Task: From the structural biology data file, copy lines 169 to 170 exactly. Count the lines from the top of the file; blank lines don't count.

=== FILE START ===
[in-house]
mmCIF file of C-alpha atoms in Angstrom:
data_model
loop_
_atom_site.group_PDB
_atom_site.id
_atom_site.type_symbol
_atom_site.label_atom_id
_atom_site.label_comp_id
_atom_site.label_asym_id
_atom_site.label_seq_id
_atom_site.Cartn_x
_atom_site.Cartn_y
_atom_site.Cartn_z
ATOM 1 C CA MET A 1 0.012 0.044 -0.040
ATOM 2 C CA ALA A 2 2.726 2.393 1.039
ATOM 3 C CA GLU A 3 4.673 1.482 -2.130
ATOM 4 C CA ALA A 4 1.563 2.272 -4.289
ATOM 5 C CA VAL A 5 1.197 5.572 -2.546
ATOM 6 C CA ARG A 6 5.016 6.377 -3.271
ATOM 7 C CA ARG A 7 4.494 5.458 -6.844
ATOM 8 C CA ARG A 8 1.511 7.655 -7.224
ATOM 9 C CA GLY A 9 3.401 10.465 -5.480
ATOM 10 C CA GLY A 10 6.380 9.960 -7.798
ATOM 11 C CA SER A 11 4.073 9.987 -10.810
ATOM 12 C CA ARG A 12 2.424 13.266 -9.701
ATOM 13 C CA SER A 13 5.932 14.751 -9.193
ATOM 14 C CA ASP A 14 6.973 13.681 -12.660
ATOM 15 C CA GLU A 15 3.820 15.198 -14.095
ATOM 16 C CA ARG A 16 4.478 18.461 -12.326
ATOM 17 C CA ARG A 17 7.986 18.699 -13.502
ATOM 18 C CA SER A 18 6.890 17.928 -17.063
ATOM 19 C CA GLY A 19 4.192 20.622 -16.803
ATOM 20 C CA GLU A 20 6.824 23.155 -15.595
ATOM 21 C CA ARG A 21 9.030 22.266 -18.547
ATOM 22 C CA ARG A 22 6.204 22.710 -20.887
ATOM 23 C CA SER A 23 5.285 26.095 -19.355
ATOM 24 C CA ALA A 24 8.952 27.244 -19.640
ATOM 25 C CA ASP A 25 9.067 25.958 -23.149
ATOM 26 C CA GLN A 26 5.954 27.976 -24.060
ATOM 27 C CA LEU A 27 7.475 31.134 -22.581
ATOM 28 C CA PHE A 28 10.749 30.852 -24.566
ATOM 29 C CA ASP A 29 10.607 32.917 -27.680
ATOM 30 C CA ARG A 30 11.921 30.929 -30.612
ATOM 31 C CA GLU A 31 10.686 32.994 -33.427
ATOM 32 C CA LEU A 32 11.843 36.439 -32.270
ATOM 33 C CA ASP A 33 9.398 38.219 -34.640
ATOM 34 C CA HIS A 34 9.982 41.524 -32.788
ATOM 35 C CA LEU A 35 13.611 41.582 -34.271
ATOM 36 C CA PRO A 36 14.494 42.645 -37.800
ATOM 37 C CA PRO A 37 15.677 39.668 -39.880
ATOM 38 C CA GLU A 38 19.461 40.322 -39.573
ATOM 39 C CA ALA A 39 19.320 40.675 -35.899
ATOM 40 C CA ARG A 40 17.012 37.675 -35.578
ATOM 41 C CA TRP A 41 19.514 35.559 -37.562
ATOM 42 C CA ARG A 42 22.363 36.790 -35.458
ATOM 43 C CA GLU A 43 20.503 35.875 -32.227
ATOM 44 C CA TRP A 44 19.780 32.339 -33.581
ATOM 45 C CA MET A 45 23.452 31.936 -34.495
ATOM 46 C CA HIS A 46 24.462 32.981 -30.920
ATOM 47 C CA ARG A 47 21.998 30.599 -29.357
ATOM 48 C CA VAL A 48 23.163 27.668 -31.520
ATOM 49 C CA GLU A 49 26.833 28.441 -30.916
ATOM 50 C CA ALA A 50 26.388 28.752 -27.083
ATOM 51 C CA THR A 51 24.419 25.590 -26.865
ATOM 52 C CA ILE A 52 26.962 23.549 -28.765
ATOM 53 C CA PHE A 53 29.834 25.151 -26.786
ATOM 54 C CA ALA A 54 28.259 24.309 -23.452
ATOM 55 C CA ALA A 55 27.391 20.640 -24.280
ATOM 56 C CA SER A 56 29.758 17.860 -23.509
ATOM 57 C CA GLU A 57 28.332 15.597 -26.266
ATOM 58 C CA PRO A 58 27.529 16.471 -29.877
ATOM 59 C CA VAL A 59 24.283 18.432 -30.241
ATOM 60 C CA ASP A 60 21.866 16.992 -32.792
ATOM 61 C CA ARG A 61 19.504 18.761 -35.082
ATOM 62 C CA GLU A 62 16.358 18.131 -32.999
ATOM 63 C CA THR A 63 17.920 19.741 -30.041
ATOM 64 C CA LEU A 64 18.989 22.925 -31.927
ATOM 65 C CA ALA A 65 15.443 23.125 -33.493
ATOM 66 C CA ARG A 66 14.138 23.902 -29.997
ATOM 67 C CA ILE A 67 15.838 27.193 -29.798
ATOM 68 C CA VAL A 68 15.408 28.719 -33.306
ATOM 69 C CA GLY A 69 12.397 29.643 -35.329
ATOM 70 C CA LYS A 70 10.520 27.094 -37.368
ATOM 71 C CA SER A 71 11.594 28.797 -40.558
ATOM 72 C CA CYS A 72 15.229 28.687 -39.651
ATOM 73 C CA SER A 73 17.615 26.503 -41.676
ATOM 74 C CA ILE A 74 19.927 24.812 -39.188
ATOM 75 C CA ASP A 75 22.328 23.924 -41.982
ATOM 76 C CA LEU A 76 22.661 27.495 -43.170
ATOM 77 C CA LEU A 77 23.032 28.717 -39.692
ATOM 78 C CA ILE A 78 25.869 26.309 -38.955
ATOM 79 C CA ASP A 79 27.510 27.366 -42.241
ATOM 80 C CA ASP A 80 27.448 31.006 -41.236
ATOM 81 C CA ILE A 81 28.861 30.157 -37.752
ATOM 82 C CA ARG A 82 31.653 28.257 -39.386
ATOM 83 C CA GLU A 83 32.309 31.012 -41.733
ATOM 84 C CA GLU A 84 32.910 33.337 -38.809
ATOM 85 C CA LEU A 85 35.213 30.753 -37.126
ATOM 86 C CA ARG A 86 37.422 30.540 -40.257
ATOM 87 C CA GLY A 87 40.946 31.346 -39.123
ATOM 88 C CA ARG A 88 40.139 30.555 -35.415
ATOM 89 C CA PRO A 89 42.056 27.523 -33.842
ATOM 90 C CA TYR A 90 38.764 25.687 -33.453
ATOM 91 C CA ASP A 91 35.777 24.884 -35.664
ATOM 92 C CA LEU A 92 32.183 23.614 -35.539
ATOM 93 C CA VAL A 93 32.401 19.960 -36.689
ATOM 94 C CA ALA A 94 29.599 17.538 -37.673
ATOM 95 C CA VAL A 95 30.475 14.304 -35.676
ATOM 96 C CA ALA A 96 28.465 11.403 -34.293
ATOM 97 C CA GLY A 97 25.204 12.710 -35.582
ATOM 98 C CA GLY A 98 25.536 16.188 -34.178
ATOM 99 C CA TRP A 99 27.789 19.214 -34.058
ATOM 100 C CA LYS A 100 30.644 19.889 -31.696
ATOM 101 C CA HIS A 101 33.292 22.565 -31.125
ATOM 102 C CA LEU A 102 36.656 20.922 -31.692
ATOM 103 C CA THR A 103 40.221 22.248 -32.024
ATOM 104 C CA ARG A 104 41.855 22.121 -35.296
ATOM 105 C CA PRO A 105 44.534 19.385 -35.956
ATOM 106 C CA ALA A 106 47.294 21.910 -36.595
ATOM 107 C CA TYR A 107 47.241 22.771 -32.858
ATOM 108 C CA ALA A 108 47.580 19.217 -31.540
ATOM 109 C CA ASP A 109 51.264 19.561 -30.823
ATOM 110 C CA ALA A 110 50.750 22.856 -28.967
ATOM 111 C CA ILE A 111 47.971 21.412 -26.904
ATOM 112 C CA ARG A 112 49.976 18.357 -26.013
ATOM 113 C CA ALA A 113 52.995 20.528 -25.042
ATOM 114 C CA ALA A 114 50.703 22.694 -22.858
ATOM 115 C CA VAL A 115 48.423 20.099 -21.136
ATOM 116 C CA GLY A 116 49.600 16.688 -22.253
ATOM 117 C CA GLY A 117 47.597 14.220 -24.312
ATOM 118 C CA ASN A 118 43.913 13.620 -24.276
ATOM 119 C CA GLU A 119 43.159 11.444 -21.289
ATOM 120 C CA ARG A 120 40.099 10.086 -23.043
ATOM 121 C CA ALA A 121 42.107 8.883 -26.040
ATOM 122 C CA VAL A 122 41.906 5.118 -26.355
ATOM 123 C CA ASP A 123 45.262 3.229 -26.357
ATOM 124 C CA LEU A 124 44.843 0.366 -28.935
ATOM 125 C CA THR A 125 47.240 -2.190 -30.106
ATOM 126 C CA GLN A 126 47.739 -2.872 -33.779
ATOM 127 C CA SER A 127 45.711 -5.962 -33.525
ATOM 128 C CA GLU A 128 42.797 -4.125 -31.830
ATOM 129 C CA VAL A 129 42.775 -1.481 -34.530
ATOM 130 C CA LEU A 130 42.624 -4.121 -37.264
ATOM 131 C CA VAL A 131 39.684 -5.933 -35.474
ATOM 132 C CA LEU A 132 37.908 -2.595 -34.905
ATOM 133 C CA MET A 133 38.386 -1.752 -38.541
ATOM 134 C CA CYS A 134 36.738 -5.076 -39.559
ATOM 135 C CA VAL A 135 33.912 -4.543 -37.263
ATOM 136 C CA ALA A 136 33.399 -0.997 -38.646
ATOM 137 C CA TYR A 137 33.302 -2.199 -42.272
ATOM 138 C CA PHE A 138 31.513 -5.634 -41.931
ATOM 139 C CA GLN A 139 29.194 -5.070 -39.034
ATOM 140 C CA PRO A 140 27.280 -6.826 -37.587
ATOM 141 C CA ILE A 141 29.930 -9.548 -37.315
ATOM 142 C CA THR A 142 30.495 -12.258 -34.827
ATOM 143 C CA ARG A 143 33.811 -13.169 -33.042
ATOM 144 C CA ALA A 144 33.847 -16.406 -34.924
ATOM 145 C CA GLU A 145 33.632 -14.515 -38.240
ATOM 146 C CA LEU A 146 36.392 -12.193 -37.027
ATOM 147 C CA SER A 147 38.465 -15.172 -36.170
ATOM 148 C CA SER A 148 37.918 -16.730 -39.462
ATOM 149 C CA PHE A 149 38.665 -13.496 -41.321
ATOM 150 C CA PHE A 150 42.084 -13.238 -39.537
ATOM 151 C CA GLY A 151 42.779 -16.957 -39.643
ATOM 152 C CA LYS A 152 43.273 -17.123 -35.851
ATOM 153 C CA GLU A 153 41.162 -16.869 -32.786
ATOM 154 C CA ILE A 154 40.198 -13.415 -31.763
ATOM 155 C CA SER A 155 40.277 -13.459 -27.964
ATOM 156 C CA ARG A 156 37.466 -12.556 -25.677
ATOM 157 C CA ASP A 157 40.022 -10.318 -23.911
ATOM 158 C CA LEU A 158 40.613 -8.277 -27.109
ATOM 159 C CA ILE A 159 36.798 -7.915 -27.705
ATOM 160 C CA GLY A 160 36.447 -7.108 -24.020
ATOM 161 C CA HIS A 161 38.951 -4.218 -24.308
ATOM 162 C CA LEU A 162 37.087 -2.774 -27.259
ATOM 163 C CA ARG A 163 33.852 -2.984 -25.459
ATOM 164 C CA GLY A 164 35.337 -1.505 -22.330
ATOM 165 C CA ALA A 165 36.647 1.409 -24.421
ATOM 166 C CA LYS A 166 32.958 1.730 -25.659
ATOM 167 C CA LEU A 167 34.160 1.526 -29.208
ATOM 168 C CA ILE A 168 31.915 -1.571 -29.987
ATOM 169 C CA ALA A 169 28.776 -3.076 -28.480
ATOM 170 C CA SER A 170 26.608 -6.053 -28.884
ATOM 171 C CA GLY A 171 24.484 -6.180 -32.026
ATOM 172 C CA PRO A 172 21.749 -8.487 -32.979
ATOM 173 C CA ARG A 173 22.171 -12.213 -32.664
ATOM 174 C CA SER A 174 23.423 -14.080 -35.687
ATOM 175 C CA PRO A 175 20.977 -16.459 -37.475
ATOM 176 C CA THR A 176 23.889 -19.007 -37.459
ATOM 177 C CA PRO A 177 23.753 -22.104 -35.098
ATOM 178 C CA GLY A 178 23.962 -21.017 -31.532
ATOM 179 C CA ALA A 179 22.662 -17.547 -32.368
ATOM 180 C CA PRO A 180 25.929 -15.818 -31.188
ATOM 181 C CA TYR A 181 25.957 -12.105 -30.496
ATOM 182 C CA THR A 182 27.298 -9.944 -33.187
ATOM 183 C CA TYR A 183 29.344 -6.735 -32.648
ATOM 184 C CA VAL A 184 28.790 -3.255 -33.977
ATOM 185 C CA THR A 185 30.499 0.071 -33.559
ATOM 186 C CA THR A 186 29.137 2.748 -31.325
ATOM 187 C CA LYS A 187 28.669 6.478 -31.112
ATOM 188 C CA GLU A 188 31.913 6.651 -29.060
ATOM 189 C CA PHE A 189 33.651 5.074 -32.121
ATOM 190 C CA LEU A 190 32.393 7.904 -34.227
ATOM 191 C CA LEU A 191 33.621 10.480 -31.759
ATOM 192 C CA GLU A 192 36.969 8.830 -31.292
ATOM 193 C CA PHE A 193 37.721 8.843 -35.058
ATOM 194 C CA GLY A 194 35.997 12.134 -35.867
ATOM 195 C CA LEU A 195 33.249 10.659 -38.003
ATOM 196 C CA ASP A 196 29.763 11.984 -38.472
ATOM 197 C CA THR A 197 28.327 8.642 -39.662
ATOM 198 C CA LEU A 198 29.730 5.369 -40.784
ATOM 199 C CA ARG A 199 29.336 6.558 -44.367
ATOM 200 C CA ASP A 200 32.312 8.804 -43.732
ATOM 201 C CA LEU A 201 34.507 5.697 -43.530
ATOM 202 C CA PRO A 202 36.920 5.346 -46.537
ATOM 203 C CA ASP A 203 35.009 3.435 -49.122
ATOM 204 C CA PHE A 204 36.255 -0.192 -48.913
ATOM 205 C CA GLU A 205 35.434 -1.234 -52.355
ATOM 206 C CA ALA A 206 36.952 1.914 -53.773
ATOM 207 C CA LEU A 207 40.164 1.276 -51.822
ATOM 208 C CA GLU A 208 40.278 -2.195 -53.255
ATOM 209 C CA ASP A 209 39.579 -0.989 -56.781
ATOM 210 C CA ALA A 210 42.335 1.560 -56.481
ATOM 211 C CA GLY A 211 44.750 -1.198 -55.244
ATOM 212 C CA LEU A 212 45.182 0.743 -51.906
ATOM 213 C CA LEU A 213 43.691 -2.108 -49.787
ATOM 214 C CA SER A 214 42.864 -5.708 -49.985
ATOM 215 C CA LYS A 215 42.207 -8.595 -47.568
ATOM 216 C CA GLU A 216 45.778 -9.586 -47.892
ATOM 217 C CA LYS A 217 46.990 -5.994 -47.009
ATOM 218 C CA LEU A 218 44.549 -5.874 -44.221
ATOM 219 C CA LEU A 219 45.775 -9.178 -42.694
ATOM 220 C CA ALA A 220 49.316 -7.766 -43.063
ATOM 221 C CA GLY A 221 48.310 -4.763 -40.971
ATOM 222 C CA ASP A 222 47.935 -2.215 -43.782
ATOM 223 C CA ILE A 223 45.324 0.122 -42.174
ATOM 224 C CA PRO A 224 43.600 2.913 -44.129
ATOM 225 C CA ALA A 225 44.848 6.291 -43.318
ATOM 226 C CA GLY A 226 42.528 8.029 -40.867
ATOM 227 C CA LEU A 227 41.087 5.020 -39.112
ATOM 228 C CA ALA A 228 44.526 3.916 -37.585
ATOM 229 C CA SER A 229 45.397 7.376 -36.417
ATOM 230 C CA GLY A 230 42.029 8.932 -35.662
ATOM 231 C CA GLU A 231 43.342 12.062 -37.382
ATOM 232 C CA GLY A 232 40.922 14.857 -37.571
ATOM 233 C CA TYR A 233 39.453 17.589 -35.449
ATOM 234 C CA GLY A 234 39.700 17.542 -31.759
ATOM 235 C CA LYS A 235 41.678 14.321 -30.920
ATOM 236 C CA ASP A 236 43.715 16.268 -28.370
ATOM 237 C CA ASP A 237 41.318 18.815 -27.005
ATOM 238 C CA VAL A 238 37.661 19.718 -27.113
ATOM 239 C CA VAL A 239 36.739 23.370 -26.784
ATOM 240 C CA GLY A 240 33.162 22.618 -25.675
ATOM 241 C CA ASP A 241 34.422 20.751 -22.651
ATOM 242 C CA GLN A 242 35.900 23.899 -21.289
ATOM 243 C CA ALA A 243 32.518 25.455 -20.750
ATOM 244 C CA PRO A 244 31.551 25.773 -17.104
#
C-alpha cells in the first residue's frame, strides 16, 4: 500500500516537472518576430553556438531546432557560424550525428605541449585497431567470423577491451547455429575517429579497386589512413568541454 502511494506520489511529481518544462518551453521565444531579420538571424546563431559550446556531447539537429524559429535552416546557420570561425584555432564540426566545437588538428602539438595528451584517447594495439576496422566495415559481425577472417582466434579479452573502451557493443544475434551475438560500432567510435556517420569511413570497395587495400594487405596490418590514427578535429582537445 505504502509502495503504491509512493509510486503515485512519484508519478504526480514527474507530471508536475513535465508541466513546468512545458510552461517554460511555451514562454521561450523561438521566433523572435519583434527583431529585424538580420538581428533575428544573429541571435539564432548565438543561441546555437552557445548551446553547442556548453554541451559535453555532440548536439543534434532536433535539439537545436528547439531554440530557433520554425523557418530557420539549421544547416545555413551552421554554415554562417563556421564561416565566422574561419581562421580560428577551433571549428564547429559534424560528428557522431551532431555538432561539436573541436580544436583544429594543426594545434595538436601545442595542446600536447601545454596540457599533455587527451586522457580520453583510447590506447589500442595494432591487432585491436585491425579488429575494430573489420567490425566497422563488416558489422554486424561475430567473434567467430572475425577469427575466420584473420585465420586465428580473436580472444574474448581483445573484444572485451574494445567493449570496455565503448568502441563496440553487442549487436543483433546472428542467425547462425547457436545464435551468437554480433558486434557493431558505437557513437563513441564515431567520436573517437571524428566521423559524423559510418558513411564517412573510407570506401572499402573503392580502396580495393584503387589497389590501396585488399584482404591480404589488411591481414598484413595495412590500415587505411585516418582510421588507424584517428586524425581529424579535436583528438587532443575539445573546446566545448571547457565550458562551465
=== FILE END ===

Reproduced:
ATOM 155 C CA SER A 155 40.277 -13.459 -27.964
ATOM 156 C CA ARG A 156 37.466 -12.556 -25.677